chord, cord, cored

The words chord, cord, cored sound the same but have different meanings and spellings. Why do chord, cord, cored sound the same even though they are completely different words?

The answer is simple: chord, cord, cored are homophones of the English language.

  1. :: noun

    Music A combination of three or more pitches sounded simultaneously.

  2. :: noun

    Harmony, as of color.

  3. :: verb-intransitive

    To be in accord; agree.

  4. :: verb-intransitive

    Music To play chords on an instrument.

  1. :: noun

    A slender length of flexible material usually made of twisted strands or fibers and used to bind, tie, connect, or support.

  2. :: noun

    An insulated flexible electric wire fitted with a plug or plugs.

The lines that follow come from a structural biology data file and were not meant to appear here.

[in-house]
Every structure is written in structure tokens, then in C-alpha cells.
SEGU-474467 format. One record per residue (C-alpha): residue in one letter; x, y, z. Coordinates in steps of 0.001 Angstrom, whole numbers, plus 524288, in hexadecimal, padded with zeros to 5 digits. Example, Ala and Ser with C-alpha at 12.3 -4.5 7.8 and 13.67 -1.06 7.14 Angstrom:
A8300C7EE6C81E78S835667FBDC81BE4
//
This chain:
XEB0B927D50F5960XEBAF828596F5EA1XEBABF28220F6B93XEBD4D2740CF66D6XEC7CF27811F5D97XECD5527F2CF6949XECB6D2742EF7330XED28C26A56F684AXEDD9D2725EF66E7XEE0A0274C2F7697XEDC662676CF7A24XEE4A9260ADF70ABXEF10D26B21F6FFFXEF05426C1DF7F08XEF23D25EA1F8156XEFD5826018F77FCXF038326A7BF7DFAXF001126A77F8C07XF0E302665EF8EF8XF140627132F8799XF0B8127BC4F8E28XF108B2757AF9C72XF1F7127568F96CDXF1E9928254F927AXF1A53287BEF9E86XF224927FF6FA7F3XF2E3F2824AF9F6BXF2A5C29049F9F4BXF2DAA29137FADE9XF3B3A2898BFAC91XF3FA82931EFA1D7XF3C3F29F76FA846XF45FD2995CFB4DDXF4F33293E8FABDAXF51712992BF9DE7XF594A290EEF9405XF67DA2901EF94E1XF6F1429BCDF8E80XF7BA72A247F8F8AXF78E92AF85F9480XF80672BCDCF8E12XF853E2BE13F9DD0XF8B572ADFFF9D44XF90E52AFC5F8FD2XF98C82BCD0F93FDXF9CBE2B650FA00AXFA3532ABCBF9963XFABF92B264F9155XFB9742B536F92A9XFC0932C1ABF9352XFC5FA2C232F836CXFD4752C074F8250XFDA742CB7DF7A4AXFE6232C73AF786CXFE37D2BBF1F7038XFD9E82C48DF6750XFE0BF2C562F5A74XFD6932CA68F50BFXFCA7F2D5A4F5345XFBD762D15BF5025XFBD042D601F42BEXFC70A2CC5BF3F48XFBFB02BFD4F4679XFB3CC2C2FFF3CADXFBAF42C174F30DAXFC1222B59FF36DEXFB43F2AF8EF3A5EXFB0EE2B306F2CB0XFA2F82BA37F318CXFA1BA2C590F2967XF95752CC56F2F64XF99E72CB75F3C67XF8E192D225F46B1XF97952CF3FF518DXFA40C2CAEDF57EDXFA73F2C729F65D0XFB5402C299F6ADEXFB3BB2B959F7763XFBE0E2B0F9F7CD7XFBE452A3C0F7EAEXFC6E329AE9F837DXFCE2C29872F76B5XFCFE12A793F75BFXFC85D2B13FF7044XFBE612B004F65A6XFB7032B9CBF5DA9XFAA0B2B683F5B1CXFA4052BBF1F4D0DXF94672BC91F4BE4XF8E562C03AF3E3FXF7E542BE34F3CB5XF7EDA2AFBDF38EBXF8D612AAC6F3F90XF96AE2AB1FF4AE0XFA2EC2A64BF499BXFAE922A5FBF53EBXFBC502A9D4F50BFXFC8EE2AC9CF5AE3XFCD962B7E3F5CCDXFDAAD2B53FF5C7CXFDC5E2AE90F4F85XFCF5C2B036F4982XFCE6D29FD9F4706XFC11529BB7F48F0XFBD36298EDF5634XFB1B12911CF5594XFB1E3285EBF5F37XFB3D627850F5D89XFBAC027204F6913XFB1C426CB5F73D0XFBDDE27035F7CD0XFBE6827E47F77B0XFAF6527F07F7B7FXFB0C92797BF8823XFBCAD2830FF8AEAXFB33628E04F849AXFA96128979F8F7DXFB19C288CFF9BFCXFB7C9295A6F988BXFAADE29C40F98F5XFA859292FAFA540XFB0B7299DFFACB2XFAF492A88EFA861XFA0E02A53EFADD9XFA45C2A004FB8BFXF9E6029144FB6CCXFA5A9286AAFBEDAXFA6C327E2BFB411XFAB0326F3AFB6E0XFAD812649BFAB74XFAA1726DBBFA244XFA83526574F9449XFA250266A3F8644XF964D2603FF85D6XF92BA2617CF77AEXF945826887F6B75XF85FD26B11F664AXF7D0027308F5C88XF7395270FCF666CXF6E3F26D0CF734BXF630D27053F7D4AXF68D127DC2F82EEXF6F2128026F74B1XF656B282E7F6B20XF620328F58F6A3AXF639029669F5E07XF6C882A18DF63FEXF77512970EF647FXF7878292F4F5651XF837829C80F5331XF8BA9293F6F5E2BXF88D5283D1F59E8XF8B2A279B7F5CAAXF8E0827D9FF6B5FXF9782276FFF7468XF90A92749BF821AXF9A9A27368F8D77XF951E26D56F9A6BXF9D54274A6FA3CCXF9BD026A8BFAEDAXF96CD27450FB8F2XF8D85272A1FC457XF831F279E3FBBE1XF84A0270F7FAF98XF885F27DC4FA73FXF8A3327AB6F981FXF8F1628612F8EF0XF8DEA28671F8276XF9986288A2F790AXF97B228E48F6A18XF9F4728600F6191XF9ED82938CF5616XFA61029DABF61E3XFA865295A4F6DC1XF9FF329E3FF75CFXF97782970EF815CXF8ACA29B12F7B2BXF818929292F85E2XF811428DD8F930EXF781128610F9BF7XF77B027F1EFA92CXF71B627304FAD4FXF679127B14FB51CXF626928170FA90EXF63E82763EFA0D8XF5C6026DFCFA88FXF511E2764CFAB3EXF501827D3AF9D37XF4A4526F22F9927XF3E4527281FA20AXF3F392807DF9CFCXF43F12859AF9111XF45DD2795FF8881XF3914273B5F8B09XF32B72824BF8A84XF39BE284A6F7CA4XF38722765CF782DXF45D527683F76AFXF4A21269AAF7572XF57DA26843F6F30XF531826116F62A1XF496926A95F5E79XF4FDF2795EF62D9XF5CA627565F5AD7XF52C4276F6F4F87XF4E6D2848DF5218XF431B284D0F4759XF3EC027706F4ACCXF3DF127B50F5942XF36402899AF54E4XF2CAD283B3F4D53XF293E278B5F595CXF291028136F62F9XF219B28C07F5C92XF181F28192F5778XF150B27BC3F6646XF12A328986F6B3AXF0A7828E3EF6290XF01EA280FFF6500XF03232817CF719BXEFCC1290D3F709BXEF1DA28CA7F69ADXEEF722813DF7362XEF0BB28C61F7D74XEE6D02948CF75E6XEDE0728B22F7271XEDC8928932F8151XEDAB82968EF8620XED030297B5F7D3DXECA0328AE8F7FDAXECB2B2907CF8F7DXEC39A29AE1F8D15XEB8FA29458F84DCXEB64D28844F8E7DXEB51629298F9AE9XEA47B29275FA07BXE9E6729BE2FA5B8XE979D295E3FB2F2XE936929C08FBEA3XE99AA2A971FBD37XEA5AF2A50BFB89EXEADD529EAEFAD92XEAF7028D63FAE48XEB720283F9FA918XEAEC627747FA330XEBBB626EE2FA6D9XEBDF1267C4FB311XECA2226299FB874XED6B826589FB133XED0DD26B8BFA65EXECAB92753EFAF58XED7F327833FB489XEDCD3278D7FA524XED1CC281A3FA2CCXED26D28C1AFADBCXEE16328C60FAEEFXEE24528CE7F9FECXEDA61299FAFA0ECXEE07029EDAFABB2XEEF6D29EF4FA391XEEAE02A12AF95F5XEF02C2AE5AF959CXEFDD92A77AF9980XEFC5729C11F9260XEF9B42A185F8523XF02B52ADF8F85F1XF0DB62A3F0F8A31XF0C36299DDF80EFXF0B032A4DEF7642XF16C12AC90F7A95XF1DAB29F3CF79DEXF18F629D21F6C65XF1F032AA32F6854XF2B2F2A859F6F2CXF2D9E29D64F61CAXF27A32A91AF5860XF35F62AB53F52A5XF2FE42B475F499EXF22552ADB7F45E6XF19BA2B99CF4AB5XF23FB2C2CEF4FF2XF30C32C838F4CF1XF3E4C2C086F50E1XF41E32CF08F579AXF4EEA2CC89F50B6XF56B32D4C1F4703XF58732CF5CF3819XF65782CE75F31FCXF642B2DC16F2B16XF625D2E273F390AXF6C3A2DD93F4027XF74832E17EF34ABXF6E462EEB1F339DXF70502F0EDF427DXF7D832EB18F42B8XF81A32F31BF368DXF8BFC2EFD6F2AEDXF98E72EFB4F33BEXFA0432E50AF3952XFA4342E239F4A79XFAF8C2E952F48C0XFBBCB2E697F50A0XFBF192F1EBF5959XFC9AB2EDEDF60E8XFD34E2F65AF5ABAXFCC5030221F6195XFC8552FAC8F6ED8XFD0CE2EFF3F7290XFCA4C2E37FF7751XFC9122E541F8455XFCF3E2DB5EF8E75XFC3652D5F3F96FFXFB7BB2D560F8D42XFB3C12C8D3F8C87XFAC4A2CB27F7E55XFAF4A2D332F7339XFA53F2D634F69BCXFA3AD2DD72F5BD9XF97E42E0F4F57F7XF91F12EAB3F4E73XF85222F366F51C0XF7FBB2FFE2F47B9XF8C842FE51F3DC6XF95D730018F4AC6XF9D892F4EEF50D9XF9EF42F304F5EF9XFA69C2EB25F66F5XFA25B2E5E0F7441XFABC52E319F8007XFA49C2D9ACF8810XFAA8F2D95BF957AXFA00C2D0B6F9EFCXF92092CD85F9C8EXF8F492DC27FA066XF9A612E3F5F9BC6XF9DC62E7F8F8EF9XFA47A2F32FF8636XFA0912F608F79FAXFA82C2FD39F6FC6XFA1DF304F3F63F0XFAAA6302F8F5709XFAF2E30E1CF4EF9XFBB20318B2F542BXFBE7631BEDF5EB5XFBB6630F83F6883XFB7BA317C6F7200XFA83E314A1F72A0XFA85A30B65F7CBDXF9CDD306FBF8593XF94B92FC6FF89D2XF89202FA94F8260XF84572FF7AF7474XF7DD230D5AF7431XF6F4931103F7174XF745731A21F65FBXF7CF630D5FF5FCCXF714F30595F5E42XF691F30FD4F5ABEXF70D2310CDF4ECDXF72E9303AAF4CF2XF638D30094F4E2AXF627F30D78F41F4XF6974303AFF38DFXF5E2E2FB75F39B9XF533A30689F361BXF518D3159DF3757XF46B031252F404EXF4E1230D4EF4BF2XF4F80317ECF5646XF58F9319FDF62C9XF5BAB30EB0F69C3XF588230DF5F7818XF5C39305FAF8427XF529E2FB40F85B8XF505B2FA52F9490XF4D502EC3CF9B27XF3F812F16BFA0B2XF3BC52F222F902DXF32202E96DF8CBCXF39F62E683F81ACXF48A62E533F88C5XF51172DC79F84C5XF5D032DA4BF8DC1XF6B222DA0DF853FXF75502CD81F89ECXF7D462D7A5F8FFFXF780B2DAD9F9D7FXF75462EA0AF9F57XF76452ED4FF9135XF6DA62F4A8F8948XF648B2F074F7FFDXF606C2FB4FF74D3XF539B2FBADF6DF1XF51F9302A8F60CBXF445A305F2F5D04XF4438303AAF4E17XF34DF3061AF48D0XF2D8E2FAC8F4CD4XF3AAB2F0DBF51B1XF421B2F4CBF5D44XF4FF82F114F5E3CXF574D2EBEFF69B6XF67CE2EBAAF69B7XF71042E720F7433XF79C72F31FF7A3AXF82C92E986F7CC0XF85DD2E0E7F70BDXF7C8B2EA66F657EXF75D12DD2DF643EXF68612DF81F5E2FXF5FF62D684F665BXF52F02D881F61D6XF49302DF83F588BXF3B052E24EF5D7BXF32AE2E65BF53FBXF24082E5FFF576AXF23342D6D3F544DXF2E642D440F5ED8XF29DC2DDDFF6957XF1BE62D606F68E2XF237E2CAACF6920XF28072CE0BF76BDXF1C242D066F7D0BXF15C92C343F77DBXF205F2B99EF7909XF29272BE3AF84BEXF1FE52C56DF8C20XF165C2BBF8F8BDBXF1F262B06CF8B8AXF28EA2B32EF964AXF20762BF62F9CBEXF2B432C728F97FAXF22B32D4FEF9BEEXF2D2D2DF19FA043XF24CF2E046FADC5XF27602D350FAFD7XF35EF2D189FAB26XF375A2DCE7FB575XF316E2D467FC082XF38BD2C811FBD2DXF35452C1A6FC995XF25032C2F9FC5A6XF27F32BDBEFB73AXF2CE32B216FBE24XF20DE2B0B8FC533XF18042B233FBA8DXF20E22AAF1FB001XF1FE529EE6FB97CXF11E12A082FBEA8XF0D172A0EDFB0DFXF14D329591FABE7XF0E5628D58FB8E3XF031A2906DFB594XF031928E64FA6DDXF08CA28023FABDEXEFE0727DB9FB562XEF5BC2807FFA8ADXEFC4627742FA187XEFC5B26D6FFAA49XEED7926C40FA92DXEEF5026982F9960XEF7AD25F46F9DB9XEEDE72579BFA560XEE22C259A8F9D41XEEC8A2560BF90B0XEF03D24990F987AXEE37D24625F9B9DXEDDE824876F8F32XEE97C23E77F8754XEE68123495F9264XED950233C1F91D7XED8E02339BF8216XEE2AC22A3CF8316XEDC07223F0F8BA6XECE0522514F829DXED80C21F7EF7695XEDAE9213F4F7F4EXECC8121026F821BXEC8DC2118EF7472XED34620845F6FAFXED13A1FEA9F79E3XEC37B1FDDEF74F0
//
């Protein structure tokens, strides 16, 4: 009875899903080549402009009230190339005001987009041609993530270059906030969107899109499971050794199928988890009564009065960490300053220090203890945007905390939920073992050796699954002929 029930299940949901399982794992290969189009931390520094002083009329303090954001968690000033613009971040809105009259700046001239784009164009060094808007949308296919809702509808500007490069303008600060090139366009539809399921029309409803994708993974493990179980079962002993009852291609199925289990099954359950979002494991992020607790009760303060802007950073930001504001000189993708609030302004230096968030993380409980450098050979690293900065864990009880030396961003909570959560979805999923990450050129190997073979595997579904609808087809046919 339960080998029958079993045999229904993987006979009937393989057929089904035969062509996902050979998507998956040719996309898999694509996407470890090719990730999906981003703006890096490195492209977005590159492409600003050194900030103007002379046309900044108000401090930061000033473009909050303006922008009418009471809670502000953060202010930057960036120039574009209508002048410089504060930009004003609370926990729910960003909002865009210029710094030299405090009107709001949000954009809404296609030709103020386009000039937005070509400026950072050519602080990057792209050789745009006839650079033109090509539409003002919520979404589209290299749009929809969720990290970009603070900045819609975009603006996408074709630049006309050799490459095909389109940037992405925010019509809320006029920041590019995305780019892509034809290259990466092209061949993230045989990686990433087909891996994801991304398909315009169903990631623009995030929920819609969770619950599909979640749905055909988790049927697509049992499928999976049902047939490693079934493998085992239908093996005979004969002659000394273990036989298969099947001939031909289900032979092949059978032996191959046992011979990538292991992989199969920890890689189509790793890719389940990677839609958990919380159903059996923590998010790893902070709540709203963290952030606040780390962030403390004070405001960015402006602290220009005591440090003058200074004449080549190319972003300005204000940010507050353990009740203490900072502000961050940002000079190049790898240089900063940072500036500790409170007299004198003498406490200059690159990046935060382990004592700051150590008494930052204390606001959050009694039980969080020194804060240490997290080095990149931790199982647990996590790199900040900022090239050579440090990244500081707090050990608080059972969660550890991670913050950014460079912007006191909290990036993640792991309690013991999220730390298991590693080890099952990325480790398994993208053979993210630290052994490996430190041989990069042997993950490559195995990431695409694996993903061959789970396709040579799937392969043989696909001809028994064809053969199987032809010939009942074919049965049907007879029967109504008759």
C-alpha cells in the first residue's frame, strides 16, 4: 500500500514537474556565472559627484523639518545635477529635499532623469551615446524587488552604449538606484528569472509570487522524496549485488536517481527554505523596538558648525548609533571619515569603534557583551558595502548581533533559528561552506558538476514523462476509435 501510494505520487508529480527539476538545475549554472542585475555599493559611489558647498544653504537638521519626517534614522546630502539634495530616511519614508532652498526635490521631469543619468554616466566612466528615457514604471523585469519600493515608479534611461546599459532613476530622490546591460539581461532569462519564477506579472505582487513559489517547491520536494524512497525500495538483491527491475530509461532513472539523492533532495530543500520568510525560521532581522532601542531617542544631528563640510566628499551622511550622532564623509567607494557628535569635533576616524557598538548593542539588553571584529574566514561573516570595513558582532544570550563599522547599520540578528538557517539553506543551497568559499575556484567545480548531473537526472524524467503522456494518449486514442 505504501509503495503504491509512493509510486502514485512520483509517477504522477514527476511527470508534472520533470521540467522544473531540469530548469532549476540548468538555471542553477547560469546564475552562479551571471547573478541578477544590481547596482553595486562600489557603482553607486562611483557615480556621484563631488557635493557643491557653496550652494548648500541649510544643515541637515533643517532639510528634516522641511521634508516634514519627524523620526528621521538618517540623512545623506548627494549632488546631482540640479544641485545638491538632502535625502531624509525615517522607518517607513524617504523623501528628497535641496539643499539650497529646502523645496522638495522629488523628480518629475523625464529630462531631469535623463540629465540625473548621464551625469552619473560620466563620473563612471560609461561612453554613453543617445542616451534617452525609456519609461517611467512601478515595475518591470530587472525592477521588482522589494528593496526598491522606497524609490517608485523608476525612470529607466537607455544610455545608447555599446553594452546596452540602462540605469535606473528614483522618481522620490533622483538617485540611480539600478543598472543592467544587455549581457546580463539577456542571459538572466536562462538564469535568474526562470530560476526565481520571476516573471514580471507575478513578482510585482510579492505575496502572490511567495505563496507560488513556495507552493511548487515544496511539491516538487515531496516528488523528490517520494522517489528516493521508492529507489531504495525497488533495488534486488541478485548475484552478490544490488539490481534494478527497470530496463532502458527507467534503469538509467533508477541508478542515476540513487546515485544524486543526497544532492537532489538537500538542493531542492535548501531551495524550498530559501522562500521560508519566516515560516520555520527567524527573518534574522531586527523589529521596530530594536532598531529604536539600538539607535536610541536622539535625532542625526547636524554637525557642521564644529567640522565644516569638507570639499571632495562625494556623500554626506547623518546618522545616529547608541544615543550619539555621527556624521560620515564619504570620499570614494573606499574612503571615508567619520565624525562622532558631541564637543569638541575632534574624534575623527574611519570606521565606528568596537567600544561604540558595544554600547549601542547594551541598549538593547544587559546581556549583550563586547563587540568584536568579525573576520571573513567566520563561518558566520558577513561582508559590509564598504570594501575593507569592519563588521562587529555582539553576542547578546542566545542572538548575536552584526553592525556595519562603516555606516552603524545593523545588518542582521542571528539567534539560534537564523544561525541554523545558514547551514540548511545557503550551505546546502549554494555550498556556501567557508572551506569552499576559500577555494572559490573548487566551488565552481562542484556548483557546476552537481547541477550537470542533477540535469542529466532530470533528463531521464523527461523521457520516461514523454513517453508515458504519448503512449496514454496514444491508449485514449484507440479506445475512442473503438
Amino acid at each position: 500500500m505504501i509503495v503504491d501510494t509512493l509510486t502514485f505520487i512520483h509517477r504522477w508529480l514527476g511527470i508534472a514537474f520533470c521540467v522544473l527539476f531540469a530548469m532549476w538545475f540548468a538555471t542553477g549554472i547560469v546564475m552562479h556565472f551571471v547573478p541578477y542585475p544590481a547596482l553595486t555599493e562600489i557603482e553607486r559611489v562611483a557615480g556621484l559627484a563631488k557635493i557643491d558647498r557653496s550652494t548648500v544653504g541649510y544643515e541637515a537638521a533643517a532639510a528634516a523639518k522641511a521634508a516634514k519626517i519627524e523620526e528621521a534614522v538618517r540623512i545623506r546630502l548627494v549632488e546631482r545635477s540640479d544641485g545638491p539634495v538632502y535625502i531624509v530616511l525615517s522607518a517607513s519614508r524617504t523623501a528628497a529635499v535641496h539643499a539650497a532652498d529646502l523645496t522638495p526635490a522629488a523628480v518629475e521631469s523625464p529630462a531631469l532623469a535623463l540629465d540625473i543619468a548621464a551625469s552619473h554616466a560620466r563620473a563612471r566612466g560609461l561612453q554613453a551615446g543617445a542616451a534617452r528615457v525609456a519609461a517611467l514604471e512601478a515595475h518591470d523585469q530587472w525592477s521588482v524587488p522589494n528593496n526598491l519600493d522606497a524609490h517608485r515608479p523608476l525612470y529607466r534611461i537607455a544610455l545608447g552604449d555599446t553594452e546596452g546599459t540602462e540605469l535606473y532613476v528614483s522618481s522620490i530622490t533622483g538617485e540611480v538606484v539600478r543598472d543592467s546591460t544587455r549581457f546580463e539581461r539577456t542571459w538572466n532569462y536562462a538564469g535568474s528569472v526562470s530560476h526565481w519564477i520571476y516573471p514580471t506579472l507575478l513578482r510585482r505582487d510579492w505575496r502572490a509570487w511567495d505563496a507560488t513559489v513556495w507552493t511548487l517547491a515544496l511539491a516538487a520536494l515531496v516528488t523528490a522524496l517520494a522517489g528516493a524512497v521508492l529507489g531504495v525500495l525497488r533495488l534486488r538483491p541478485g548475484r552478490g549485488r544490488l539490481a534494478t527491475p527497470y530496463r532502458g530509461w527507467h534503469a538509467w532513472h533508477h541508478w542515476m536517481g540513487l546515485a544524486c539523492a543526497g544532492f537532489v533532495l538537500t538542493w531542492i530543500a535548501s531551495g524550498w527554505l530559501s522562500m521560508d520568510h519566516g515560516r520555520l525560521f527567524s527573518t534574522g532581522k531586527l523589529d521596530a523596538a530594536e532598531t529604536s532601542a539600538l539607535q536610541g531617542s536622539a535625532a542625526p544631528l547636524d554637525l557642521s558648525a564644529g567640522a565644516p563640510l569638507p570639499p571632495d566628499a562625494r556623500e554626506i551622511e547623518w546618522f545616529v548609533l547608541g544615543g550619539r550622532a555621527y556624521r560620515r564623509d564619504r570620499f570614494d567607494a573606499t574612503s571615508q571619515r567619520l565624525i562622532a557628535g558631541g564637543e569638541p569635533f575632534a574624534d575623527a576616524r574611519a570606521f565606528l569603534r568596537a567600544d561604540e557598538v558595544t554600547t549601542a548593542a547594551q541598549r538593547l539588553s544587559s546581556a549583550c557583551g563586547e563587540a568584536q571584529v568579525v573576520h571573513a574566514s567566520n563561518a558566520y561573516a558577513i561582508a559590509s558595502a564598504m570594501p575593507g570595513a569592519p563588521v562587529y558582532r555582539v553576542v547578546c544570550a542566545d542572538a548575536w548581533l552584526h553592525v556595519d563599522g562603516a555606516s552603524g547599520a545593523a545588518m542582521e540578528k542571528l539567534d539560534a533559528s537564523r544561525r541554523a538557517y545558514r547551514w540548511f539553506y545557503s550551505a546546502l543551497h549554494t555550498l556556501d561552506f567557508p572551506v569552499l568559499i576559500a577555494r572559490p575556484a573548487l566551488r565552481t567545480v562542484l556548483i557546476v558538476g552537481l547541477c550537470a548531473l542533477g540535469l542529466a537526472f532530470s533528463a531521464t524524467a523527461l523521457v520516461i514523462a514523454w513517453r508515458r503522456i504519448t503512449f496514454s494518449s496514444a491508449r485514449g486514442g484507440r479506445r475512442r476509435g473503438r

3. :: noun

    A hangman's rope.

  4. :: noun

    An influence, feeling, or force that binds or restrains; a bond or tie.

  1. :: verb

    Simple past tense and past participle of core.

Definitions from The American Heritage® Dictionary of the English Language, 4th Edition, from Wiktionary, Creative Commons Attribution/Share-Alike License and Wordnik.

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About Homophones

Homophones (literally "same sound") are usually defined as words that share the same pronunciation, regardless of how they are spelled.

If they are spelled the same then they are also homographs (and homonyms); if they are spelled differently then they are also heterographs (literally "different writing").